Go all in on power, speed in mini fantasy game
Your daily fantasy baseball strategy should be tailored to the type of league in which you're playing. In large-field leagues such as the Official Mini Fantasy Game of MLB.com from DraftKings, you want to try to hit a home run -- literally and figuratively. You aren't going to win a big tournament without an elite score, so you want to increase your team's upside as much as possible. When there's no difference between a decent lineup and one that tanks, there's little incentive to play it safe.
Baseball has enough night-to-night variance that pretty much anything can happen during the course of a single game, but that doesn't mean that we can't improve our chances of winning by playing the percentages. There will be nights when a rarely-used utility player goes deep twice, but it's always going to be the Miguel Cabrera, Mike Trout and Troy Tulowitzki-esque players of the league who will continually provide the highest ceilings. To increase your team's upside, it's crucial to know the scoring system. The most points you can accumulate, unsurprisingly, come via a home run. When your batter goes yard, you get 10 points for the home run, two points for the run itself, and two more for each RBI. A solo blast is worth 14 points -- almost four times as many as a single.
For the most part, it pays to chase power in the Official Mini Fantasy Game of MLB.com. You don't need to chase potential home runs at all costs, however. The other primary way to increase your team's upside is to rack up stolen bases. Steals are worth five points, and certain players such as Dee Gordon can give you multiple stolen bases in a single game with relative ease. With that said, here's how you can construct the ultimate high-ceiling group of hitters by maximizing your chances for home runs and steals.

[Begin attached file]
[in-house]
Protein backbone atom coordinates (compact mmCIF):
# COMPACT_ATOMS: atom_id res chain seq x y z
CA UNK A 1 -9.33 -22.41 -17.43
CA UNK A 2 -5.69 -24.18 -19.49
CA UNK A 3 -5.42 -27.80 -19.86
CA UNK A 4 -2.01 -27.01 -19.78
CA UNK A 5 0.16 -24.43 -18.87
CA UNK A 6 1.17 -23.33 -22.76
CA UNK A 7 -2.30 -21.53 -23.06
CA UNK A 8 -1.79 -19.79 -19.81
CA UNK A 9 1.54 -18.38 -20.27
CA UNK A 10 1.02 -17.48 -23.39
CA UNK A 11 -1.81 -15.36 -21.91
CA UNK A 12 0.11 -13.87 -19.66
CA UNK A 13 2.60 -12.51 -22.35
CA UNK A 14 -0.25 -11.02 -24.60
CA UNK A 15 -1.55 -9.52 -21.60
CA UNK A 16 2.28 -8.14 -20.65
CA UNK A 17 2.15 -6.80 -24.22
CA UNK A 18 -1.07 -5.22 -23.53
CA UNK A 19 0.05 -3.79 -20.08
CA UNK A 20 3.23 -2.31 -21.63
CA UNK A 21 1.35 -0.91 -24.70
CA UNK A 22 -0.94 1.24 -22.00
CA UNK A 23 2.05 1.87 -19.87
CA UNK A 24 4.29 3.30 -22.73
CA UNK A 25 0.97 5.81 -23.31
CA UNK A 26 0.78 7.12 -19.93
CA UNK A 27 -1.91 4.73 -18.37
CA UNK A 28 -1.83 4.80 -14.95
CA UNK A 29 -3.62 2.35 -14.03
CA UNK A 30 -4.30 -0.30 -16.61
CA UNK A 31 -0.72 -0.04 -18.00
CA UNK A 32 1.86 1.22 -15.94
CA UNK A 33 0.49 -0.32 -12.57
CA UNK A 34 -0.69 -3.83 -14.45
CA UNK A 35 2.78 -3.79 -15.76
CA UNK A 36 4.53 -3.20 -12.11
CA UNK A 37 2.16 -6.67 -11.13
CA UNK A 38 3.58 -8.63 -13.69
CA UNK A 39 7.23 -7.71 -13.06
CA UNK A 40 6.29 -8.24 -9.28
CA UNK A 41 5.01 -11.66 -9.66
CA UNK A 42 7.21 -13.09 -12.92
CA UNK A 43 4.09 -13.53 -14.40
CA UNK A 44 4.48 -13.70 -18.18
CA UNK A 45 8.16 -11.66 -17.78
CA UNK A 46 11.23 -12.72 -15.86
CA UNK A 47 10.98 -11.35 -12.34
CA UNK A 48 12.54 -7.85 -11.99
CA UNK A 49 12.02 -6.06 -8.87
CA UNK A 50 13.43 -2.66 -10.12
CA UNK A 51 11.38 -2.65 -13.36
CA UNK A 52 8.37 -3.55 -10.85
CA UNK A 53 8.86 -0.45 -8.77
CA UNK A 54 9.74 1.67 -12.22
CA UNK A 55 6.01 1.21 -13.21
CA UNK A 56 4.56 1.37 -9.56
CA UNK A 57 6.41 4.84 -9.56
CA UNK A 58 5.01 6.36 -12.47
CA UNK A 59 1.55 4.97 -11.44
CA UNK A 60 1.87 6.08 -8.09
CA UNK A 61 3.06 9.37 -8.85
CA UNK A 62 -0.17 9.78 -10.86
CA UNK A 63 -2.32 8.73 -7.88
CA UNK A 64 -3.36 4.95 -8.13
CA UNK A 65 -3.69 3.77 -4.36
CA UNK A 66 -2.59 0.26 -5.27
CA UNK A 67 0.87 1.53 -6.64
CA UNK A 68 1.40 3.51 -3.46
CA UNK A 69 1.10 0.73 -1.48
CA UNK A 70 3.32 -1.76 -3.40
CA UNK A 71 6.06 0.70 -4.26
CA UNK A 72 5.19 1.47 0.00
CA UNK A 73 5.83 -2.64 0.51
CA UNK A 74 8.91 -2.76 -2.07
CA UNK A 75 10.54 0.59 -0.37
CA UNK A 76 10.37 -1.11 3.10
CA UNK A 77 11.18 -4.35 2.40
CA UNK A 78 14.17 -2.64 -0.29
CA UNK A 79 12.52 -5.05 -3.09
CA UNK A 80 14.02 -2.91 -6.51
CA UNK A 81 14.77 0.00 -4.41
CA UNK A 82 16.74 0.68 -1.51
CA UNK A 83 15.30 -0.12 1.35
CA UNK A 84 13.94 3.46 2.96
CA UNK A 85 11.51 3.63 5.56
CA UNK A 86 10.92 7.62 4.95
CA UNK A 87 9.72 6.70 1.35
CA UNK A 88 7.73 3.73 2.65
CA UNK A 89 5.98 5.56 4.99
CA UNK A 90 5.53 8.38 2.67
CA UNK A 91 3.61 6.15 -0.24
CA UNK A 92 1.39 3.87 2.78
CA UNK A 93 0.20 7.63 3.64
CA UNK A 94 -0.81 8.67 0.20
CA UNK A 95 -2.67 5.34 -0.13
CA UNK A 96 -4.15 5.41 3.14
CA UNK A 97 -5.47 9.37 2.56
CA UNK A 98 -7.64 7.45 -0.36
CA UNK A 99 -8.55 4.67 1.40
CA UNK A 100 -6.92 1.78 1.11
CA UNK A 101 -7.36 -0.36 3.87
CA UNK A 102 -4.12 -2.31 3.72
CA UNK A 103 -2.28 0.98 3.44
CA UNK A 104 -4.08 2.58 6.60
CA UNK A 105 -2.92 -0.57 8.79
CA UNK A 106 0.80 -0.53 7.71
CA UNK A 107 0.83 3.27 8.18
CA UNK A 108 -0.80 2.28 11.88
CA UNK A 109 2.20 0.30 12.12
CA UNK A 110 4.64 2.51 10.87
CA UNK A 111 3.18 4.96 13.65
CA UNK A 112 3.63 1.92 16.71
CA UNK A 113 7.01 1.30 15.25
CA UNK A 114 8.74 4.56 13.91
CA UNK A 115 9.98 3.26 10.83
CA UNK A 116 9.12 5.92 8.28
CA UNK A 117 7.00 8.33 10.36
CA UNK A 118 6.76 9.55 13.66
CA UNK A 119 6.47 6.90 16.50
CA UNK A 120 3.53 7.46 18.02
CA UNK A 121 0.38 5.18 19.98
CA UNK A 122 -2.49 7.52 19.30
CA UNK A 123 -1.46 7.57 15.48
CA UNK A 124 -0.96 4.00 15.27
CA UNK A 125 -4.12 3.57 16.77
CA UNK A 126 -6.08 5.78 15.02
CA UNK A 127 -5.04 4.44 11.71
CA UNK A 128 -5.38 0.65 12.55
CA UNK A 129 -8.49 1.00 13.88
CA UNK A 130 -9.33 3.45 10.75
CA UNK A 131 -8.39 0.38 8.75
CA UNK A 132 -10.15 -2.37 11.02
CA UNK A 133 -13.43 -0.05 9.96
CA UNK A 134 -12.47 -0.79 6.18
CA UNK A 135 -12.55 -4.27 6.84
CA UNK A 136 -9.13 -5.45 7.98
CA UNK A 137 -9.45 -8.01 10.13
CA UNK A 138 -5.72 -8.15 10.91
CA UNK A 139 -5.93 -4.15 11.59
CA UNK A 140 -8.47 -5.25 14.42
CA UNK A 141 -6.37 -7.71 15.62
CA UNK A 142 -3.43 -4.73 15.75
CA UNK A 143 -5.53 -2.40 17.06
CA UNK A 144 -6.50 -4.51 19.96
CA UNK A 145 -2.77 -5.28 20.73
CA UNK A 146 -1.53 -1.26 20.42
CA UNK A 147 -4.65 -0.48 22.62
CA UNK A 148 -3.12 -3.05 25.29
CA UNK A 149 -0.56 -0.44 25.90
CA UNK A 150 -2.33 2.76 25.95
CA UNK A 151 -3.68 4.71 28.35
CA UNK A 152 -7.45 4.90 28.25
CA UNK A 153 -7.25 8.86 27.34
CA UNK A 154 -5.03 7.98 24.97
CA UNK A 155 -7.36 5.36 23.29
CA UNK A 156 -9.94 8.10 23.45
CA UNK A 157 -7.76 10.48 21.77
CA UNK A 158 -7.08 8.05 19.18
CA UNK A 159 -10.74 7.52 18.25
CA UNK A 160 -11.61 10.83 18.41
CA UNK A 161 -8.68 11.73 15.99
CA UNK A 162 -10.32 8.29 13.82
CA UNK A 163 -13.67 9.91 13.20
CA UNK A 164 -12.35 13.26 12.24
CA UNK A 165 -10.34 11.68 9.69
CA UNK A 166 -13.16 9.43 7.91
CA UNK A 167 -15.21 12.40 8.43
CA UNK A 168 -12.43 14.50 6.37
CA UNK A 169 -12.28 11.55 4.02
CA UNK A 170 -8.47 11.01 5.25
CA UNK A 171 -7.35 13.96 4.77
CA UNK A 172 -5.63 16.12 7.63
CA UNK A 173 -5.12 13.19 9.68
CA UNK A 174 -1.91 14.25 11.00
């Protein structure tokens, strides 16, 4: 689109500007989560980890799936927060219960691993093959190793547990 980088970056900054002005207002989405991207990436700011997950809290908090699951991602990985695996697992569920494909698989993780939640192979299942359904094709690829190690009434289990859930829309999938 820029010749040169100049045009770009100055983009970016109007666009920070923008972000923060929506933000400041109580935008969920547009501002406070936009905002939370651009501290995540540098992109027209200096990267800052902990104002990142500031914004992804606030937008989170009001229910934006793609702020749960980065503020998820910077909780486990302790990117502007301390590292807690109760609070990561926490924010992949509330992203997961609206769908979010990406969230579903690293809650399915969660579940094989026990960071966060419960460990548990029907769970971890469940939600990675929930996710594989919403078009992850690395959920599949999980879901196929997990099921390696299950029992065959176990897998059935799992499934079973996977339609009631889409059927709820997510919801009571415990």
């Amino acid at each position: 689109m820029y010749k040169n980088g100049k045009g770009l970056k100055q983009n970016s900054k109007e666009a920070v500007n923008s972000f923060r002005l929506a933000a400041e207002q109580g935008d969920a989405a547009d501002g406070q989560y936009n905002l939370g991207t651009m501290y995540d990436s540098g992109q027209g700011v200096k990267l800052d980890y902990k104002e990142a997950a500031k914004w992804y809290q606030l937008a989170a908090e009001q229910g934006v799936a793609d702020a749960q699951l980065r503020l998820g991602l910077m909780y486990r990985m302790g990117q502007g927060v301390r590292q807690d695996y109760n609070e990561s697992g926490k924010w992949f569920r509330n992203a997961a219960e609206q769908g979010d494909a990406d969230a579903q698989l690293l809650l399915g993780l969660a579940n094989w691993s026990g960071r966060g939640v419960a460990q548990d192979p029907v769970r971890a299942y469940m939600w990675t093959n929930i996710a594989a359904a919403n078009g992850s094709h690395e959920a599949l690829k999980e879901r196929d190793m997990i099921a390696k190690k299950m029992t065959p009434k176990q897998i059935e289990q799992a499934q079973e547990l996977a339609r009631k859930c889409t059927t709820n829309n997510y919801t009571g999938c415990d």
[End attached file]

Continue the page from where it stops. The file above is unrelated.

We all pretty much have a good sense of which players hit the most home runs. Some hitters are in better situations than others on a given day, however, so we want to maximize our exposure to the batters most likely to go yard in their individual matchup.
One thing to analyze, of course, is lefty/right splits. In most situations, right-handed batters are better against lefty pitching, and vice versa. This applies to power stats, not just on-base numbers. Derek Jeter isn't known as a power hitter, but he has a .533 slugging percentage against left-handed pitching across the past three seasons, compared to just a .349 mark against righties. In addition to splits, you should also monitor the weather in each batter's game. You can significantly enhance the chances of a home run by targeting batters in warm-weather games, when the wind is blowing outward. If you're looking at two hitters who are otherwise equal, but one is playing in the Arizona heat and the other is in Minnesota with the wind blowing in, that's a big potential difference in home run probability.
If you're searching for steals, the first thing to estimate is a hitter's chances of getting on base. If he's unlikely to get on base, it doesn't really matter how fast he is.
You also want to monitor his place in the order. When Jacoby Ellsbury moves from the top of the order down to the third spot, he gets more RBI opportunities, but his chances of hitting a home run don't really change and the probability of stealing a bag declines. When he's the leadoff man, there's a higher chance of no one being on second base when he makes his way to first.
Finally, you want to check the pitcher-catcher combination. Left-handed pitchers usually are far superior to righties at holding runners on first base, so it's a big advantage when your base-stealer is facing a right-handed starter. But even against southpaws, the fastest players in the game can steal pretty easily against a weak-armed catcher.